Oh, wow, I loved this! A last-minute selection at the library could now possibly be one of my favourite books.
There are so many clever literary references and beautifully written thought processes in this short but weighty novel from 2006. The author, Sam Savage, has done a brilliant job relaying the angst felt by a ‘lowlife’ rat in his quest to be accepted and understood. We’ve all been through something like that at some stage, right?
Firmin, the runt, is born to a mother of dubious social standing and battles his 12 brutish siblings before going it alone. Staying in the book store where he was born has considerable benefits, because Firmin can read. He devours the shop’s contents (initially literally, then figuratively) to be a well-read rat of note, and would dearly love to have an educated conversation with the shop’s owner, Norman, or a one-on-one encounter with an actress from the nearby movie theatre, where he goes on his nightly food run. But without the ability to speak, write, type or even do sign language, he relies on his imagination.
I don’t want to write too much, because this was such a lovely surprise for me, that I’d love for it to be a surprise for you too. It might make you look at a rat differently on your next encounter. I want to say “I guarantee it will make you …” but some people could never be swayed in their hatred for vermin!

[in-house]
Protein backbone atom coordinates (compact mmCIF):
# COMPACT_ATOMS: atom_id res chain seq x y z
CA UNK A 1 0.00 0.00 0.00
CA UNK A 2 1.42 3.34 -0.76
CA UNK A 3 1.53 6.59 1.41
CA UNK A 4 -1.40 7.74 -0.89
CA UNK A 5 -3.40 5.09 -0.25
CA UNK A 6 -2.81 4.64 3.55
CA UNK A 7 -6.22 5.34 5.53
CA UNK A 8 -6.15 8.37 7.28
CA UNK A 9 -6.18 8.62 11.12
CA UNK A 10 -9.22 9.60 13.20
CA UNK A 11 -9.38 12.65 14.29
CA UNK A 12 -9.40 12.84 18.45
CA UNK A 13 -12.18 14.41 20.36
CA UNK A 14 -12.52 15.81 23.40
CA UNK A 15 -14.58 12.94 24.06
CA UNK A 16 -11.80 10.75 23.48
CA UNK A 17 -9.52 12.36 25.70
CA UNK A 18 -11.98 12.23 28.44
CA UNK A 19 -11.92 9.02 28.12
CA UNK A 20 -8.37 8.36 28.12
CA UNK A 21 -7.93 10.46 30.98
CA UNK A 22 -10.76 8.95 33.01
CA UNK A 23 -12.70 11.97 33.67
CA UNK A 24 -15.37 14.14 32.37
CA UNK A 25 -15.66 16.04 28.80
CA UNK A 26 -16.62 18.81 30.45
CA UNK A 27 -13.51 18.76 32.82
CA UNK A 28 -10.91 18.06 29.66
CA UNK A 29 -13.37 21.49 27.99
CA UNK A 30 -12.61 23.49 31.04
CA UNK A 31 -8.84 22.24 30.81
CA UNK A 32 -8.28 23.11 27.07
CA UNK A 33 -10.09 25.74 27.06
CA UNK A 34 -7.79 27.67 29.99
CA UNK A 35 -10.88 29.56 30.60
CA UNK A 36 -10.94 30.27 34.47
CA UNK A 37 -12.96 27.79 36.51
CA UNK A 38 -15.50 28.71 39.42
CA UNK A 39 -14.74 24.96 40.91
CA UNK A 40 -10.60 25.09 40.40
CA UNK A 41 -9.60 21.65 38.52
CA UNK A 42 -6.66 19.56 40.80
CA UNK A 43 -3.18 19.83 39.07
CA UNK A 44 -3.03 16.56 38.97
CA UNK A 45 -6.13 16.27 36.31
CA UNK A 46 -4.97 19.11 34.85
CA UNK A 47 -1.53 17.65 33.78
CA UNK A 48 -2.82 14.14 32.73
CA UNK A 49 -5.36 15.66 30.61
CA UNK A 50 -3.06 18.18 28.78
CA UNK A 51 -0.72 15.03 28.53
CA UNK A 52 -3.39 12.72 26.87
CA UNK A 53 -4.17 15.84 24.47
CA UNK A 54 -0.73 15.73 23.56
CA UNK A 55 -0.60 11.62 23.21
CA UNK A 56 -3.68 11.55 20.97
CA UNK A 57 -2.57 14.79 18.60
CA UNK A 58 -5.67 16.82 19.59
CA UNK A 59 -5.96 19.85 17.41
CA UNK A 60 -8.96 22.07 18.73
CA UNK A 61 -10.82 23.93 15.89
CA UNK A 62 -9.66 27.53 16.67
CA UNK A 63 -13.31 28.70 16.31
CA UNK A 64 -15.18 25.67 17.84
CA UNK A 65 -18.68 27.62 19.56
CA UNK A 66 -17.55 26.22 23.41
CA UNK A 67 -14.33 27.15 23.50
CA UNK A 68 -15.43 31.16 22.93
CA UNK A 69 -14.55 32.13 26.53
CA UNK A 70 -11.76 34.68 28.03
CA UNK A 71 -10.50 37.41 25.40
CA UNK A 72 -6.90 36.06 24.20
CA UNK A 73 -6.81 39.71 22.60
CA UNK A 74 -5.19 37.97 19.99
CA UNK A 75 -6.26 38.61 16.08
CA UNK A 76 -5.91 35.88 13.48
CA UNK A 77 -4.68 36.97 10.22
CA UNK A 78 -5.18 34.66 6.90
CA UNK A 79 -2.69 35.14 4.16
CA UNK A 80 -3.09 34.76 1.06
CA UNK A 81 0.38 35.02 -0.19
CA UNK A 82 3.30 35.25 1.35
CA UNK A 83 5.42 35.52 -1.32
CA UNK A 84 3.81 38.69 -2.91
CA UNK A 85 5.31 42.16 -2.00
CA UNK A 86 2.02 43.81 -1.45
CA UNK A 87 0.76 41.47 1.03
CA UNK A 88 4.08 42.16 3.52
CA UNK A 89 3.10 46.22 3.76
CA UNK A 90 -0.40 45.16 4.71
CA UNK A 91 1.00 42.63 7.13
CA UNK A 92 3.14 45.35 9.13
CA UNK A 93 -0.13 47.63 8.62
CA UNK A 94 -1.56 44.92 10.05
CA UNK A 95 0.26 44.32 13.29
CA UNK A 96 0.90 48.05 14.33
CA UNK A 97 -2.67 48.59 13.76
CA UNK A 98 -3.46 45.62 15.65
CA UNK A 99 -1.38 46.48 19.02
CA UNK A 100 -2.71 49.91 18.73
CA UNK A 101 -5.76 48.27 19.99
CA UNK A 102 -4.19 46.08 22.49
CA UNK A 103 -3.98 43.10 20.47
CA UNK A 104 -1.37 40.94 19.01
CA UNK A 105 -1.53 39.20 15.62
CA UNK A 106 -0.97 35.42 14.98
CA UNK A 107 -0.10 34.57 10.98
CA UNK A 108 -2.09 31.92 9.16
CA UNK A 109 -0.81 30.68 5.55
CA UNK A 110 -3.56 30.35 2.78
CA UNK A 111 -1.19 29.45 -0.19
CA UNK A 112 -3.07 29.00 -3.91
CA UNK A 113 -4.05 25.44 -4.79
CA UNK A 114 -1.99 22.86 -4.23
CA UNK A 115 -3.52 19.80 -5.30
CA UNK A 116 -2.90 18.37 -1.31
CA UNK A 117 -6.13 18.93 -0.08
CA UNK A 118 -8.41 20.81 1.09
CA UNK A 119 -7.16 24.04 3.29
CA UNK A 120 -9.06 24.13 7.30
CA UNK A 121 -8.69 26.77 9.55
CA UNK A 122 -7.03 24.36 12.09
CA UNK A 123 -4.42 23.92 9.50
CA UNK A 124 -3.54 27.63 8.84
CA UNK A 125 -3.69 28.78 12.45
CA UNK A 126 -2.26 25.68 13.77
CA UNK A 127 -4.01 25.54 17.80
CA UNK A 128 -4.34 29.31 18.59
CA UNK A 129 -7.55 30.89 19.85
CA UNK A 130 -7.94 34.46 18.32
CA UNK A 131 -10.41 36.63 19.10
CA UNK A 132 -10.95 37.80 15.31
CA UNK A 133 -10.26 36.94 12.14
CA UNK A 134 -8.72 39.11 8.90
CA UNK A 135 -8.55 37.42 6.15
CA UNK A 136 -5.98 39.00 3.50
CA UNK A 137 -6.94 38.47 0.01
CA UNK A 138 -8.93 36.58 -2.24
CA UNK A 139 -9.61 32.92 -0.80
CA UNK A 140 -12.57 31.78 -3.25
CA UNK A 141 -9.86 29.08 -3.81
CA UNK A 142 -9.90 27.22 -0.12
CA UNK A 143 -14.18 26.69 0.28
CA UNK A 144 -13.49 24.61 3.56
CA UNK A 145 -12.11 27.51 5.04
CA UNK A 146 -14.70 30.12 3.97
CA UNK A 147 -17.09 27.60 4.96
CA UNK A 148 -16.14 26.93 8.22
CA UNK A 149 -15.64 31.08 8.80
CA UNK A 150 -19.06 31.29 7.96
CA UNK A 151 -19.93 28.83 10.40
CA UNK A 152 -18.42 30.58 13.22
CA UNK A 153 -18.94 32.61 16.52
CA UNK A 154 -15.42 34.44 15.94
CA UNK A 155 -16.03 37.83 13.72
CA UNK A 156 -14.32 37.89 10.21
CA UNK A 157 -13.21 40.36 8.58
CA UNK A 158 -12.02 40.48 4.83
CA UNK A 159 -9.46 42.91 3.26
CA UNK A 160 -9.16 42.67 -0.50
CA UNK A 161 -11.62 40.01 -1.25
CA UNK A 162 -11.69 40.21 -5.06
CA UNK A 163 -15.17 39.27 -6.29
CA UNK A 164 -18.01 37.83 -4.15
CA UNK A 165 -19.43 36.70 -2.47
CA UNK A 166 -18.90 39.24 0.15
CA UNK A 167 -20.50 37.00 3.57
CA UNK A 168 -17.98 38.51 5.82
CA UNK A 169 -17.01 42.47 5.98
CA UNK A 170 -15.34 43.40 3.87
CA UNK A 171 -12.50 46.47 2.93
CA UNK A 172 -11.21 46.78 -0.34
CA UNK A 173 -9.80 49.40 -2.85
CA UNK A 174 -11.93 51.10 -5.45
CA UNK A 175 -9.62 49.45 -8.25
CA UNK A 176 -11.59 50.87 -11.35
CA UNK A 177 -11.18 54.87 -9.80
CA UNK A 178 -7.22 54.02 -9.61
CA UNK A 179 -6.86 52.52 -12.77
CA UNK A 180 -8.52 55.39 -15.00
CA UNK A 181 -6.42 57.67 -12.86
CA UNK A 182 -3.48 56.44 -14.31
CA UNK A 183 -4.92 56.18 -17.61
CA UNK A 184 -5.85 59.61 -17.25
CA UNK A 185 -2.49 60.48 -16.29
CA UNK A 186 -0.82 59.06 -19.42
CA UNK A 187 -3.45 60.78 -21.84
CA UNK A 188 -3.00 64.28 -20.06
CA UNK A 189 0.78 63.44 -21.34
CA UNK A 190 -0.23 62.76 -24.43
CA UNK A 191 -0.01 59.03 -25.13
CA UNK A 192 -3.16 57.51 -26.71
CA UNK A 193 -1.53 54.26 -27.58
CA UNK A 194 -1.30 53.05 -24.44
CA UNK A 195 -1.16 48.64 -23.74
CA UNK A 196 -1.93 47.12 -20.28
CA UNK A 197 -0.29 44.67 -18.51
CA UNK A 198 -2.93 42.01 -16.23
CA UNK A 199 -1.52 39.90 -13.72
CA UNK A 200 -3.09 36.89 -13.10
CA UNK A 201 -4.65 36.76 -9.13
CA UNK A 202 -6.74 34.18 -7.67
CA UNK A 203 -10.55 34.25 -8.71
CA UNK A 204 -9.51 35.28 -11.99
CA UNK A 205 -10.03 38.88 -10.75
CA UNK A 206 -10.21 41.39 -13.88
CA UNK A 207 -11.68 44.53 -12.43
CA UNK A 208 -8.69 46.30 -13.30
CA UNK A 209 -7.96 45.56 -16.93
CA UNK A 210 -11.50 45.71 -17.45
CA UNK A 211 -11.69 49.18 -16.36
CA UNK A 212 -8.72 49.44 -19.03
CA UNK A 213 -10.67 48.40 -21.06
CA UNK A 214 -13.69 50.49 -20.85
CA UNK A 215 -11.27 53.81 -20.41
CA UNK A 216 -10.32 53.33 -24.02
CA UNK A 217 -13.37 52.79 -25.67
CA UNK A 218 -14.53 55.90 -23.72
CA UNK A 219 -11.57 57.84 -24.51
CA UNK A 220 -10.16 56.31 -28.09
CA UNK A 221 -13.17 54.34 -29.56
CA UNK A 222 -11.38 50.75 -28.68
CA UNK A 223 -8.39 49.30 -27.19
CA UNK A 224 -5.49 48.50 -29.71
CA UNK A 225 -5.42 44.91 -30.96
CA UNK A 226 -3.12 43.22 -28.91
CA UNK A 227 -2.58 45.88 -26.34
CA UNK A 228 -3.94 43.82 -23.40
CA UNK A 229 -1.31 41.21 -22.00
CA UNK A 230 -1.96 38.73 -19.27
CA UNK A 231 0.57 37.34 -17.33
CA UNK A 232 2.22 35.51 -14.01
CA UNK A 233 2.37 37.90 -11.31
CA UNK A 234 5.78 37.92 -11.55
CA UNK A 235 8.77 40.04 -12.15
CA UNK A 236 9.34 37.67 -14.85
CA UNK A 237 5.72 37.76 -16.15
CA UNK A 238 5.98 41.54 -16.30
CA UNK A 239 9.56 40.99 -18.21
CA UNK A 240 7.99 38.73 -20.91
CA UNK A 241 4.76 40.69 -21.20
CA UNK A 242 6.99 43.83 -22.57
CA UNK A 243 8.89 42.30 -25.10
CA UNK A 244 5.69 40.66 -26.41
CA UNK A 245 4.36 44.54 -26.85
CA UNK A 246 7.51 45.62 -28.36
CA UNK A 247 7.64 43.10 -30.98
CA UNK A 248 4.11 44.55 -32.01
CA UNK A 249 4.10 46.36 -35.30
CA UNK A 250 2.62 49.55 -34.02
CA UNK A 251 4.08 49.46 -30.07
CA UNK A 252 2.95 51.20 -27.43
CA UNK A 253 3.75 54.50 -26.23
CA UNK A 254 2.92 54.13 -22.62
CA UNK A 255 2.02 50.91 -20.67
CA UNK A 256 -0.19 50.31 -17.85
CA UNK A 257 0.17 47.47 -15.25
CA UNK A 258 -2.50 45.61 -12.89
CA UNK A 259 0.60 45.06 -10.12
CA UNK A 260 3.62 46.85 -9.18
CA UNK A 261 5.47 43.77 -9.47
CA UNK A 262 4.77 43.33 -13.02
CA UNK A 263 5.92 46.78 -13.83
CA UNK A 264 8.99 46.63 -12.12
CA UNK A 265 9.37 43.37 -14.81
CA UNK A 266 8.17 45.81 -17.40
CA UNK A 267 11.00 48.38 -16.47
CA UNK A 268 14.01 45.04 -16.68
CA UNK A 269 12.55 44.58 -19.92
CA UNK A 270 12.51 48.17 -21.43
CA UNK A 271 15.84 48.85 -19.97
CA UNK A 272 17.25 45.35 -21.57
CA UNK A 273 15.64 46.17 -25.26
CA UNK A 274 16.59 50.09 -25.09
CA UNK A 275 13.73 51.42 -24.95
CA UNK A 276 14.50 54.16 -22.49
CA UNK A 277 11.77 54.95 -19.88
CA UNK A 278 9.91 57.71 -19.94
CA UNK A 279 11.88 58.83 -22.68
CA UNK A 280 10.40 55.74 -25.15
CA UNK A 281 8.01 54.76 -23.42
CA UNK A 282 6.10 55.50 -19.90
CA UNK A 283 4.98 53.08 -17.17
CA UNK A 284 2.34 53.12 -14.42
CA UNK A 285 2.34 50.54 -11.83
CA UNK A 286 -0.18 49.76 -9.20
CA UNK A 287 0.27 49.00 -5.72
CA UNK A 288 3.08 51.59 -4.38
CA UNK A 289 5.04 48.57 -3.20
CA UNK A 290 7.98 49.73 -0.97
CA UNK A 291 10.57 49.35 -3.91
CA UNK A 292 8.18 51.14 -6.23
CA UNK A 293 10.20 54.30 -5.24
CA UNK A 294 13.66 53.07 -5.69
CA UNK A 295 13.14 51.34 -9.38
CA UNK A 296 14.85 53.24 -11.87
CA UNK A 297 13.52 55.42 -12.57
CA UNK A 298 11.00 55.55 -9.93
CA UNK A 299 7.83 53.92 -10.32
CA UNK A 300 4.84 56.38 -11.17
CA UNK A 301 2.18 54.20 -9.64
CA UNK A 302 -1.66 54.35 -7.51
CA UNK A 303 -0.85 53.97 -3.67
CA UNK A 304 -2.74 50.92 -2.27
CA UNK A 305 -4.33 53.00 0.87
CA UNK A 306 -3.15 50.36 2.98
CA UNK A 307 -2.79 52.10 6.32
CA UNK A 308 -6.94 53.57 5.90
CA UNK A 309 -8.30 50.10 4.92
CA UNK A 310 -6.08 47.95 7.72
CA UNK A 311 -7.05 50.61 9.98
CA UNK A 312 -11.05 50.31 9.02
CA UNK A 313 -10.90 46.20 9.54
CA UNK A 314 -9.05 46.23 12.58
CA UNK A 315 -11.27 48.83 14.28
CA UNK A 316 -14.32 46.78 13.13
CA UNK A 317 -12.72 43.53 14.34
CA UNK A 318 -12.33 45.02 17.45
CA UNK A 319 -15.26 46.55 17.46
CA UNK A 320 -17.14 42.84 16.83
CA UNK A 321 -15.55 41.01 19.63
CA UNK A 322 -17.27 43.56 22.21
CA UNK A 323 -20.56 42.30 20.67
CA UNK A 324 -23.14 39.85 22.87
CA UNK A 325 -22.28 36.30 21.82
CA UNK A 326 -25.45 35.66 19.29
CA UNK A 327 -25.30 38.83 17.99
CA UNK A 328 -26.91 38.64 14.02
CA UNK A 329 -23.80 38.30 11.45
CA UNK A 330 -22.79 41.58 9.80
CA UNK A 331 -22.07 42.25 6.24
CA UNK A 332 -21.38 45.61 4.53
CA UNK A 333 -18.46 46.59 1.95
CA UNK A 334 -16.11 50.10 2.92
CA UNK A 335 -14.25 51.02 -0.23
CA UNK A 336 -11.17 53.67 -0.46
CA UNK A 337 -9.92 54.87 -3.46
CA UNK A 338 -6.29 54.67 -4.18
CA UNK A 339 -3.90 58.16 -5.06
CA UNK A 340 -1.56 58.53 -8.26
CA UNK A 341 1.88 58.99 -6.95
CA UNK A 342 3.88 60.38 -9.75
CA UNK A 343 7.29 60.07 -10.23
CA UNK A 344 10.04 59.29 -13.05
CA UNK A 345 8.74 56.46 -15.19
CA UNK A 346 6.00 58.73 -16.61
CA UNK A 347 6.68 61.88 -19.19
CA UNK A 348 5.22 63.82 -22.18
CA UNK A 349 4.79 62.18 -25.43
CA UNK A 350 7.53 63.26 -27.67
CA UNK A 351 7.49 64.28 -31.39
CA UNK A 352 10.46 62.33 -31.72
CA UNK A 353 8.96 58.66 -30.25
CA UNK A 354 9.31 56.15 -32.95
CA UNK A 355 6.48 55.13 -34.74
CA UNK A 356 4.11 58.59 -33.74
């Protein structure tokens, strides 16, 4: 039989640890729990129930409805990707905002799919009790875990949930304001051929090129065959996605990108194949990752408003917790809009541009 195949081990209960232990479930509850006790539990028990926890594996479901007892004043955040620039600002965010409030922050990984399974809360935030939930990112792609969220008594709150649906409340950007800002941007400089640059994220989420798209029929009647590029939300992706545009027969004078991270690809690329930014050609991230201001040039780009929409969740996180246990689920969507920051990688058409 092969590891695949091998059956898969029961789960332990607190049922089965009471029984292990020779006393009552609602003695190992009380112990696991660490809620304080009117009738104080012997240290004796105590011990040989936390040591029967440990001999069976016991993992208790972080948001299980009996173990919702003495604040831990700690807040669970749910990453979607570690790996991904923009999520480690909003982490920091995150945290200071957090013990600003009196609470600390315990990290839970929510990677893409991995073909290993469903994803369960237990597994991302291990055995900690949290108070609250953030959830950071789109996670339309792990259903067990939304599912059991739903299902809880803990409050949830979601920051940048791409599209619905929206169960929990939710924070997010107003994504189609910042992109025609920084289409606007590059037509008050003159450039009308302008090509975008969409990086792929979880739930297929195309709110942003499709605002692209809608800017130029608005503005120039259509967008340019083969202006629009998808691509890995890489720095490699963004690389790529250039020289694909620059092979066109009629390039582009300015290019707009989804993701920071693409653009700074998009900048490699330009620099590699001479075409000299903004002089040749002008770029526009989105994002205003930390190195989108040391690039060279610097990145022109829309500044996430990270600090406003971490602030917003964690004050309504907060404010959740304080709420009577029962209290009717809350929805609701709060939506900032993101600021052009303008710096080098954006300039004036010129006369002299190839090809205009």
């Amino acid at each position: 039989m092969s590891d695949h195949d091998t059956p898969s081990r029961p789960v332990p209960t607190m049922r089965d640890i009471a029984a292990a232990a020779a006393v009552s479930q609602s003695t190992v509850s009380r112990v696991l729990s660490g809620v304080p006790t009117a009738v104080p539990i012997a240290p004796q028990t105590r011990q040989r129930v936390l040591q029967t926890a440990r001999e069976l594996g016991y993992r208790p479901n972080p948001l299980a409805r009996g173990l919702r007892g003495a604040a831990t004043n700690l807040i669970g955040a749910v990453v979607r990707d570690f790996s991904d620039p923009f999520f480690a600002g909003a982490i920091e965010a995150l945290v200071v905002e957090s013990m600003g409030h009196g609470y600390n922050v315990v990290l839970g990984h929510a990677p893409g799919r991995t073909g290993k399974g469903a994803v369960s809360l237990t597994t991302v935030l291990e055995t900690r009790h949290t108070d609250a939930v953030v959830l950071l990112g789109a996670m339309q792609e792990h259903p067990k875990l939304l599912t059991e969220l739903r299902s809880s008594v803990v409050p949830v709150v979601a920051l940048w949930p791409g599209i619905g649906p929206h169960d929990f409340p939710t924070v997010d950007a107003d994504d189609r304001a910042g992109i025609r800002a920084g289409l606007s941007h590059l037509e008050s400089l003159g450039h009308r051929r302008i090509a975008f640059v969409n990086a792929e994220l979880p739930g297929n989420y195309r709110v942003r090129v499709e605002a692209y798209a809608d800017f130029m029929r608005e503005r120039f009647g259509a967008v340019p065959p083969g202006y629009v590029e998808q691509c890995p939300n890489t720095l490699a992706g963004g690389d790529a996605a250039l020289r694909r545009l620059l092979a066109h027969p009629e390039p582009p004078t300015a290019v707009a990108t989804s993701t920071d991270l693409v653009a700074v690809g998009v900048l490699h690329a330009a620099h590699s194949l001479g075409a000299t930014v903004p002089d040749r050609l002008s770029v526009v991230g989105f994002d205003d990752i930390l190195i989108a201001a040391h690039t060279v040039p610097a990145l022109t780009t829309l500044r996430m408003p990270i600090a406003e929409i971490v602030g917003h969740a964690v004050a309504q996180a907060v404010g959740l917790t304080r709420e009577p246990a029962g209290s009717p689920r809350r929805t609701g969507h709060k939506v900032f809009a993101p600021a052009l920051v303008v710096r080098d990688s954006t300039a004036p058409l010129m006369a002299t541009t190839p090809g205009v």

4 thoughts on “Firmin by Sam Savage”
[…] Yesterday was a very social day – lunch with Leonie and then drinks and dinner with Claudia (not my old German teacher Claudia, who I meet once a week, but Leo’s friend Dani’s girlfriend Claudia, who lives in Basel). In between the two catch-ups, I went to the library and finished this beautifully written, memorable book. […]
This sounds brilliant! I think I’d especially like it because I keep pet rats (although my rats are quite stupid!)
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Ahahahaha! Yes Firmin is one very clever rat. Maybe yours could become Firmins if you fed them books instead of real food?! Thanks for stopping by Zoe. I hope you have a chance to read it.
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